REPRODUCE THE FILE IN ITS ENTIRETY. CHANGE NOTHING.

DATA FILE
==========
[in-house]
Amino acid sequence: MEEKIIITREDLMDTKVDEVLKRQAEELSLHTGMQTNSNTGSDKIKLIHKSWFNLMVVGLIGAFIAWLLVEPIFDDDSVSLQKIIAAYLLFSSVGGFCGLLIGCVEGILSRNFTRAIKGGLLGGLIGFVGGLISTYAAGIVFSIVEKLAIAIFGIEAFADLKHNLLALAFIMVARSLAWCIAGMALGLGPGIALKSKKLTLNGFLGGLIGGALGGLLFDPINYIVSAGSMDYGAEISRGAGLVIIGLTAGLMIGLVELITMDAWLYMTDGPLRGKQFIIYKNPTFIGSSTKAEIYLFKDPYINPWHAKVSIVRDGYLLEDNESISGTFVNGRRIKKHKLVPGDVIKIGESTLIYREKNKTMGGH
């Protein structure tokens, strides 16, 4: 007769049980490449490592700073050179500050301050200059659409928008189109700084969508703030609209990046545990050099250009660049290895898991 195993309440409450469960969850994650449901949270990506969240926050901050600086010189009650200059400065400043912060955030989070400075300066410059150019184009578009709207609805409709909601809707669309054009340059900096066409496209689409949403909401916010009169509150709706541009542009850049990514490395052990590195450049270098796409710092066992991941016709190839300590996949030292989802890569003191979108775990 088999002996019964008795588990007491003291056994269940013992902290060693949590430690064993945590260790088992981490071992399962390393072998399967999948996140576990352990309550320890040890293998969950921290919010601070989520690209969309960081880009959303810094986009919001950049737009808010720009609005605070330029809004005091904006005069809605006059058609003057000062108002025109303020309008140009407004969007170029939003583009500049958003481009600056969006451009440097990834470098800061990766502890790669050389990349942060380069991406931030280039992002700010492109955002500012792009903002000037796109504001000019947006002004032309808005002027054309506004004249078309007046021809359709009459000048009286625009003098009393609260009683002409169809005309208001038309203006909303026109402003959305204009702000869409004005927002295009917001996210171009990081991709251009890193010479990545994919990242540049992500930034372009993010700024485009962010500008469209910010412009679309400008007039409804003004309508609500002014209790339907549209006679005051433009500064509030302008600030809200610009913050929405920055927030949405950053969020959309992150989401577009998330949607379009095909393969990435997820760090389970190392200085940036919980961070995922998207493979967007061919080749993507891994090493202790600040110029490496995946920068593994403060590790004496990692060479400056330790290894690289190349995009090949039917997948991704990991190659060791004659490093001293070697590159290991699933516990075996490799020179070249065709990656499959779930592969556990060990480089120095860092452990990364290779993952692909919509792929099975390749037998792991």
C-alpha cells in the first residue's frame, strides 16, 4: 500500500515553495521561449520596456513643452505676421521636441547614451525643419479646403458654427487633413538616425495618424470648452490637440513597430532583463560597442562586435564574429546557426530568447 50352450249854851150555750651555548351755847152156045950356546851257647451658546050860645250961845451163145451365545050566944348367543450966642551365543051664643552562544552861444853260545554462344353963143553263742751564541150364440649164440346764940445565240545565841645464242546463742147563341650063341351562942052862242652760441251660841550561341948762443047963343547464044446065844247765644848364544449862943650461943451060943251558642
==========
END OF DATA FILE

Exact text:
[in-house]
Amino acid sequence: MEEKIIITREDLMDTKVDEVLKRQAEELSLHTGMQTNSNTGSDKIKLIHKSWFNLMVVGLIGAFIAWLLVEPIFDDDSVSLQKIIAAYLLFSSVGGFCGLLIGCVEGILSRNFTRAIKGGLLGGLIGFVGGLISTYAAGIVFSIVEKLAIAIFGIEAFADLKHNLLALAFIMVARSLAWCIAGMALGLGPGIALKSKKLTLNGFLGGLIGGALGGLLFDPINYIVSAGSMDYGAEISRGAGLVIIGLTAGLMIGLVELITMDAWLYMTDGPLRGKQFIIYKNPTFIGSSTKAEIYLFKDPYINPWHAKVSIVRDGYLLEDNESISGTFVNGRRIKKHKLVPGDVIKIGESTLIYREKNKTMGGH
């Protein structure tokens, strides 16, 4: 007769049980490449490592700073050179500050301050200059659409928008189109700084969508703030609209990046545990050099250009660049290895898991 195993309440409450469960969850994650449901949270990506969240926050901050600086010189009650200059400065400043912060955030989070400075300066410059150019184009578009709207609805409709909601809707669309054009340059900096066409496209689409949403909401916010009169509150709706541009542009850049990514490395052990590195450049270098796409710092066992991941016709190839300590996949030292989802890569003191979108775990 088999002996019964008795588990007491003291056994269940013992902290060693949590430690064993945590260790088992981490071992399962390393072998399967999948996140576990352990309550320890040890293998969950921290919010601070989520690209969309960081880009959303810094986009919001950049737009808010720009609005605070330029809004005091904006005069809605006059058609003057000062108002025109303020309008140009407004969007170029939003583009500049958003481009600056969006451009440097990834470098800061990766502890790669050389990349942060380069991406931030280039992002700010492109955002500012792009903002000037796109504001000019947006002004032309808005002027054309506004004249078309007046021809359709009459000048009286625009003098009393609260009683002409169809005309208001038309203006909303026109402003959305204009702000869409004005927002295009917001996210171009990081991709251009890193010479990545994919990242540049992500930034372009993010700024485009962010500008469209910010412009679309400008007039409804003004309508609500002014209790339907549209006679005051433009500064509030302008600030809200610009913050929405920055927030949405950053969020959309992150989401577009998330949607379009095909393969990435997820760090389970190392200085940036919980961070995922998207493979967007061919080749993507891994090493202790600040110029490496995946920068593994403060590790004496990692060479400056330790290894690289190349995009090949039917997948991704990991190659060791004659490093001293070697590159290991699933516990075996490799020179070249065709990656499959779930592969556990060990480089120095860092452990990364290779993952692909919509792929099975390749037998792991």
C-alpha cells in the first residue's frame, strides 16, 4: 500500500515553495521561449520596456513643452505676421521636441547614451525643419479646403458654427487633413538616425495618424470648452490637440513597430532583463560597442562586435564574429546557426530568447 50352450249854851150555750651555548351755847152156045950356546851257647451658546050860645250961845451163145451365545050566944348367543450966642551365543051664643552562544552861444853260545554462344353963143553263742751564541150364440649164440346764940445565240545565841645464242546463742147563341650063341351562942052862242652760441251660841550561341948762443047963343547464044446065844247765644848364544449862943650461943451060943251558642